A good many Spaniards are wrong. The June 26 elections are not between the left, the right and the center. That would be of relative importance. Nor between those who must pay the bill for social spending or those who are more or less scrupulous in the handling of public money. Those are important issues but not decisive. What’s at issue in the upcoming ballot is the model of State.
Many Spaniards are pro-system. Which system? Liberal democracy, obviously. Although sometimes some Spaniards break their own rules and end up in court, most of them believe in the superiority of representative democracy, the separation of powers, the market, the private ownership of the means of production, respect for Human Rights, limited and transparent government, and everyone’s subordination to a written Law that doesn’t differentiate between persons because we’re all equal in her eyes.
That is the system laboriously constructed in the West over more than two centuries, the source of the development and (unequal) prosperity of the world’s 30 best governed countries.
Among those Spaniards are, among others, the conservatives in the Popular Party (PP), the social-democrats in the Spanish Socialist Workers Party (PSOE), the liberals in Citizens, and even the Catalonian independence-seekers in Convergence and the Basque Nationalist Party (PNV), road companions in Parliament to the major state parties, sometimes attached to the social-democrats, sometimes joined to the conservatives, so as to form a government.
Although they maintain that there are marked differences between one another — and there are — in reality they are separated by some government measures that are almost always reformable or revocable. That is why the transitions from Adolfo Suárez to Leopoldo Calvo-Sotelo to Felipe González to José María Aznar to José Luis Rodríguez Zapatero and to Mariano Rajoy have been smooth, without serious accidents. The management changed, not the State.
That’s why some nations that are sheltered under the blanket of liberal democracy have been able to transition flexibly, without violence, from social-democratic States to a liberal variant with a predominance of private enterprise, or vice versa.
It happened in the United Kingdom in 1979 after the election of Margaret Thatcher, who put an end to the statist drift imposed by the Laborites since the end of World War Two.
It was seen in Israel, starting in the 1980s, after the enthronement of the Likud Party and the weakening of the Marxist-democratic origins of the Mapai, the Histadrut and the Laborites.
It happened in Sweden beginning in the 1990s, when, after several decades of social-democratic governments, the Welfare State drowned in crisis, weighted down by the taxes, the state rule and the absence of a market, excesses that conservative-liberal Carl Bildt began to correct in 1991-1994 with a reform plan that’s still ongoing.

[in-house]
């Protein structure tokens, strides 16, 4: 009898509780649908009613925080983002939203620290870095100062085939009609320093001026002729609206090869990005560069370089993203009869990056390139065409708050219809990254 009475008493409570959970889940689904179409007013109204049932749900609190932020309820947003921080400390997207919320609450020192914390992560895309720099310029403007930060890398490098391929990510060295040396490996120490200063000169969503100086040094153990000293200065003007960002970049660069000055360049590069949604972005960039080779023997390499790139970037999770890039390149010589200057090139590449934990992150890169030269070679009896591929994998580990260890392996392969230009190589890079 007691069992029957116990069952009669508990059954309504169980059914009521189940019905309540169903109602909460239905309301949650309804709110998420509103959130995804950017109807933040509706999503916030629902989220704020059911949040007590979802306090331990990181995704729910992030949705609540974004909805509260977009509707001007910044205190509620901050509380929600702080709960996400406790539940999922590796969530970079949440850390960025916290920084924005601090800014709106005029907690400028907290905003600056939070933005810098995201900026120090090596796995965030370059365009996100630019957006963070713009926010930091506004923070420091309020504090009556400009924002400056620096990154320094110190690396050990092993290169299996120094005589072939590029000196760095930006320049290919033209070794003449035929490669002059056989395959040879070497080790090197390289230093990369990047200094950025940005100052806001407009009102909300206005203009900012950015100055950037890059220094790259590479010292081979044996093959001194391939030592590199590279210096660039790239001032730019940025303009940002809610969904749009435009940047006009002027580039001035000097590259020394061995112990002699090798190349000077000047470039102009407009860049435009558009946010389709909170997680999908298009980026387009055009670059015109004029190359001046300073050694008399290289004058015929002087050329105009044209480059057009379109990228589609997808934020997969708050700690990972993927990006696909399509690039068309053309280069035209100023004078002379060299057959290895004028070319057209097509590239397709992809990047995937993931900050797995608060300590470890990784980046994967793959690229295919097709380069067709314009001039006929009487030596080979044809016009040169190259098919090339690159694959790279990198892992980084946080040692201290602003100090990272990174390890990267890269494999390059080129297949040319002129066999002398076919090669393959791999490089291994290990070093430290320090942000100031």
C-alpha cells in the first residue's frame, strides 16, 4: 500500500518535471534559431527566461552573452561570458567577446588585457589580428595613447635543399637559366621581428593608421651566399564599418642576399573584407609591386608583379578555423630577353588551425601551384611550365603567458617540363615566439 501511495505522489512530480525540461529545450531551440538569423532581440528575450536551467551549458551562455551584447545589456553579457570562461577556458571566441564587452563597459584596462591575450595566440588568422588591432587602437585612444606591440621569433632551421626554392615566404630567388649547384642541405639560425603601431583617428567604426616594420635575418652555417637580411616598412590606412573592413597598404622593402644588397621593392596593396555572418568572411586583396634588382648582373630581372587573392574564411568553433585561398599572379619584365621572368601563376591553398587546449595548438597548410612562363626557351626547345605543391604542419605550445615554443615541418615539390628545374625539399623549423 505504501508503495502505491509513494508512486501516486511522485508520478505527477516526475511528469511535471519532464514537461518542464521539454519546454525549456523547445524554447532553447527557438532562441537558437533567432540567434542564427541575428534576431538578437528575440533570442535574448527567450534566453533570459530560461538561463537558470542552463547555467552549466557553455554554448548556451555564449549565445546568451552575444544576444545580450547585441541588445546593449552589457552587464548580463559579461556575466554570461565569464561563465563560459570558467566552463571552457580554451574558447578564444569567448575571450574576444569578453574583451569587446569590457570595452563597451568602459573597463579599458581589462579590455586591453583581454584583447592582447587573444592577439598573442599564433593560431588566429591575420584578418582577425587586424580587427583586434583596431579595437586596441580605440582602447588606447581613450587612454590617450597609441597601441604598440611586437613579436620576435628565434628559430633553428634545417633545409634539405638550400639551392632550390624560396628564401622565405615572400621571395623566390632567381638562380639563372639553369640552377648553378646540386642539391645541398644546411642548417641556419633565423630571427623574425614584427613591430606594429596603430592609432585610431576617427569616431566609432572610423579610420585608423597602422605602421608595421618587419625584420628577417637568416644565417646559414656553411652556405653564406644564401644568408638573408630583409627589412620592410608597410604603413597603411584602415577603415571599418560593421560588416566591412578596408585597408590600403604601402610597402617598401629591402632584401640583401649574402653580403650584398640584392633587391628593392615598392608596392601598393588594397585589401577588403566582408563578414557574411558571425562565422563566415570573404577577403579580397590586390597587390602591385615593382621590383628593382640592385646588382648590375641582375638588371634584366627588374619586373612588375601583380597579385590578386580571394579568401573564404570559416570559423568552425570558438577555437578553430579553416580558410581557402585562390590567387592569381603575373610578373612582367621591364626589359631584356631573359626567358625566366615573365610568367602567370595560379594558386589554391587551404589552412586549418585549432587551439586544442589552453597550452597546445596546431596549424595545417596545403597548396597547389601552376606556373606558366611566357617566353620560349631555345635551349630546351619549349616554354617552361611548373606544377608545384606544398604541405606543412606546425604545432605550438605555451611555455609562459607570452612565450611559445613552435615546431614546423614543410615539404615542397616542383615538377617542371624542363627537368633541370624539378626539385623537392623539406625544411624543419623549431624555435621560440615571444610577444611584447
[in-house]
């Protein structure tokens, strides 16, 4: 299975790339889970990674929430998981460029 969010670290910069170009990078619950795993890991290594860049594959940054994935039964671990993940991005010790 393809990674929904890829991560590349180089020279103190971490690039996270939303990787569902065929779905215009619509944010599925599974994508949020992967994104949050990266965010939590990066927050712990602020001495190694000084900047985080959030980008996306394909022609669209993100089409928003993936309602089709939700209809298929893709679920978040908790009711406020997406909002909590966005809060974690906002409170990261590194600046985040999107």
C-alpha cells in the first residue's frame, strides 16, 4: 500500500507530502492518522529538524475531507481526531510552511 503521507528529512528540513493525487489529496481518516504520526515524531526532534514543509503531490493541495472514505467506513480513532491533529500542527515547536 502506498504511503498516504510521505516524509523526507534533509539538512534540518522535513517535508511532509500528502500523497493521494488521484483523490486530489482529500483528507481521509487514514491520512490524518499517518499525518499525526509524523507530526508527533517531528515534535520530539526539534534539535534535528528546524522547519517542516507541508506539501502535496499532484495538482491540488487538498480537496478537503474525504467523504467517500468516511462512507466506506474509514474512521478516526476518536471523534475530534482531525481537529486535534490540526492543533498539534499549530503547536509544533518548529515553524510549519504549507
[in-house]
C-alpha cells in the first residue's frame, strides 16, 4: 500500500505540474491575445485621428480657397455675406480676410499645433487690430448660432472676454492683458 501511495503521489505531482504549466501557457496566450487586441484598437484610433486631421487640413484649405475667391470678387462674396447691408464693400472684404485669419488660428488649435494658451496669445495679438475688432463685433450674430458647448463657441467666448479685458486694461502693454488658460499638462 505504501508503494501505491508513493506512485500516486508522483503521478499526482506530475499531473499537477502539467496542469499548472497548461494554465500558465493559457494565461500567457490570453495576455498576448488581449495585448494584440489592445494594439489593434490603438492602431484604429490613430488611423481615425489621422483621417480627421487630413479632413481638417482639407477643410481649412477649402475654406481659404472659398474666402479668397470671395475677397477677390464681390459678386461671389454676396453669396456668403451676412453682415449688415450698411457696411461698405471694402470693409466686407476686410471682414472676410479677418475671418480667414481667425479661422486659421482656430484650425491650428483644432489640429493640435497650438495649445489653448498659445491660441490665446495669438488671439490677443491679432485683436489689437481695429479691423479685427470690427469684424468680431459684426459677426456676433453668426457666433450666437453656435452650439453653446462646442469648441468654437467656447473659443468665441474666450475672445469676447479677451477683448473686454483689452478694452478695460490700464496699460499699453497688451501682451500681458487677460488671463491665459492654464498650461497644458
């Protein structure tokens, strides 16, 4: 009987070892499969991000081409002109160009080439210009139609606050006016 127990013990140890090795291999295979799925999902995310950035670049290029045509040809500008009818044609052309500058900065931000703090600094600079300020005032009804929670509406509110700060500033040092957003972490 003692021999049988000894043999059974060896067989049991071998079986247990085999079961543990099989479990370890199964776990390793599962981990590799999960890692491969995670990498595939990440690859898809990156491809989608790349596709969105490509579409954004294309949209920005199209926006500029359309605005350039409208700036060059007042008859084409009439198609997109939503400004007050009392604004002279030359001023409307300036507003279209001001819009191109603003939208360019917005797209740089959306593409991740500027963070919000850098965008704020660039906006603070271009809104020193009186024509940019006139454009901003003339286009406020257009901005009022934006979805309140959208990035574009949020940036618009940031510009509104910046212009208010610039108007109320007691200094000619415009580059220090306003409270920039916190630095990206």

However, other Spaniards are anti-system. They’re anti-market. They call themselves anti-capitalists. They are convinced of the moral and practical supremacy of direct democracy and the convenience of a strong State that subsumes all powers, the way Lenin prescribed. Those abominations called independent justice or an independent Parliament seem to them to be a subterfuge of the exploitative class.
They think they’re capable of planning and directing the economy. To them, it’s dangerous and counterproductive for the means of production to be in greedy private hands, or for society to let its transactions be ruled by supply and demand, when they should be ruled by all-powerful bureaucrats who know better than the market what should be produced, the price of goods and services, or what goods should be allotted to each person.
The rise to government of the communists is not the beginning of a new administration, they believe, but the beginning of a definitive era that will bring happiness to the specie, even though numerous victims may fall by the road and disasters occur that are as bloody as inevitable. More than 100 million people died violently during the failed creation of Marxist-Leninist societies, according to the grim accounting of “The Black Book of Communism.”
That type of government is the one promoted by United We Can — the type that failed in the USSR and its satellites, that fades cruelly and slowly in Cuba, that persists by blood and fire in North Korea, that is tried in Venezuela against every vestige of common sense, and that became capitalistic fascism in China and Vietnam.
That’s the model of State in which Pablo Iglesias and Alberto Garzón believe. They are proudly communists, although — in a shamelessly immoral burst of Leninist opportunism — Iglesias calls himself a social-democrat. Any trick is fair so long as one can deprive the bourgeois foes of power and start a revolution. There will be time to explain that the masks and the costumes are necessary. In politics, according to the communists, the system is well worth a Mass.
*Journalist and writer. His latest book is the novel A Time for Scoundrels.